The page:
Bright future

Conservative by nature, Westhafer nonetheless continues to add presses, molds and products. He recently opened a second commercial branch in Richmond, Va., which has increased his marketing reach. "I was a bit anal about running an operation I couldn't see," he says. "It's a learning experience."

Thanks to the new truck tire shortage, high fuel costs and escalating insurance and other operating costs, the retread market looks to be strong in the near future, according to Westhafer. "We see retreading coming back, probably starting with trailer positions because trailer tires are the (scarcest) of new tires.

"If you can't get new tires, retreads become an option."

Retreading's future: Westhafer weighs in on four key issues

In 1969, there were more than 10,000 active retread plants in the United States. In 2004, there were less than 1,000, according to Modern Tire Dealer.

What will happen to retreading in the 21st century? And what can retreaders do to remain profitable? At the 2004 Clemson University Tire Industry Conference, Terry Westhafer, president of Central Tire Corp., addressed some of the issues affecting the retreading industry. Here are some of his insights excerpted from that presentation.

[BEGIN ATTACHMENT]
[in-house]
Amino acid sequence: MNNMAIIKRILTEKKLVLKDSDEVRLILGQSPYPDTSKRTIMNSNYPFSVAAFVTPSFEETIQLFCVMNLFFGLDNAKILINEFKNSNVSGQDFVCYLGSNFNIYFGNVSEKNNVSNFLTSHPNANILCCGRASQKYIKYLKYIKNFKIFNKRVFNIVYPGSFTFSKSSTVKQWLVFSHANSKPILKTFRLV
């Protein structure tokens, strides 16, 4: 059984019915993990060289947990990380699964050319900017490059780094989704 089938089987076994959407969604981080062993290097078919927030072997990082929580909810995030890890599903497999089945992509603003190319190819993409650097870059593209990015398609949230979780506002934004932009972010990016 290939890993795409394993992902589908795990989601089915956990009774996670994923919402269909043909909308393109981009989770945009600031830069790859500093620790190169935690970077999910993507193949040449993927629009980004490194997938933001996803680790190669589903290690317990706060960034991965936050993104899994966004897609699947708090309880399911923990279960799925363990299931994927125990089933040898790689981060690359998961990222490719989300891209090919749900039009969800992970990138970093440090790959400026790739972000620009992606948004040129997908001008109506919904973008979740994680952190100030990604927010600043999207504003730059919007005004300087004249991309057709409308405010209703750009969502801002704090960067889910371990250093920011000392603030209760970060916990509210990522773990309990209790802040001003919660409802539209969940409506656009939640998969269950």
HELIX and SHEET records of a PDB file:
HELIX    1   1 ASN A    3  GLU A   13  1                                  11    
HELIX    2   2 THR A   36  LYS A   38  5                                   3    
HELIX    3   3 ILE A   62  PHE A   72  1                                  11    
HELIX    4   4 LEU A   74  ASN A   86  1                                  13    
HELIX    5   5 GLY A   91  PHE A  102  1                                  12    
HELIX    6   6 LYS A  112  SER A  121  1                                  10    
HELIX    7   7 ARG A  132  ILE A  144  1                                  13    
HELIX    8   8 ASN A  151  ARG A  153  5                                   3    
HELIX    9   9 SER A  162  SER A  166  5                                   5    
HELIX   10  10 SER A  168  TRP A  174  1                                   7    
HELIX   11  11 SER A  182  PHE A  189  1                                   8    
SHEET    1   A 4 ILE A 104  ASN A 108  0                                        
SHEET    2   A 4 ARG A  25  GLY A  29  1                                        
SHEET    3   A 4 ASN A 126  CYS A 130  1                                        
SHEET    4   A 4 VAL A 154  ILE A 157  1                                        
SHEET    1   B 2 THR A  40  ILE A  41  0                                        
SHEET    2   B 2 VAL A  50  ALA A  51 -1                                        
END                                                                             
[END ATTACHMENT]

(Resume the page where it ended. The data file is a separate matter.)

1. National account business: "National account programs will become more prevalent as the tire manufacturers seek to gain more control over the channels of distribution."

There are two essential elements that Westhafer said must be mastered if retreaders expect to be successful with national account business. "First, retread production and distribution costs must be as low as possible. And second, retreaders must maintain levels of product quality and service reliability that are expected by the national account customer."

2. Low-priced new tires: "(Imported) low-priced new tires will continue to increase their share of the price-sensitive segment of the market normally occupied by retreads and low-priced new tires. While this poses a long-term threat to retreading, the dynamics of supply and demand should provide some relief by lowering the market value of retreadable casings."

3. ISO Certification for retread plants: "Bandag is an advocate of ISO Certification and is aggressively encouraging their retreaders to become certified. Bandag's success in affecting change to bid specifications and purchasing preferences will determine whether or when the rest of the retread industry follows their lead."

4. Government testing: "NHTSA (National Highway Traffic Safety Administration)... initiated a program to assess the performance and safety levels of retreaded truck tires. An unfair, inaccurate, or misinterpreted test on a laboratory test wheel could do irreparable harm to the image of retreading. The seriousness of the issue and the perceived lack of knowledge of those responsible for setting the test parameters cause this to be the most significant threat facing the retread industry at this time."

Bob Ulrich Editor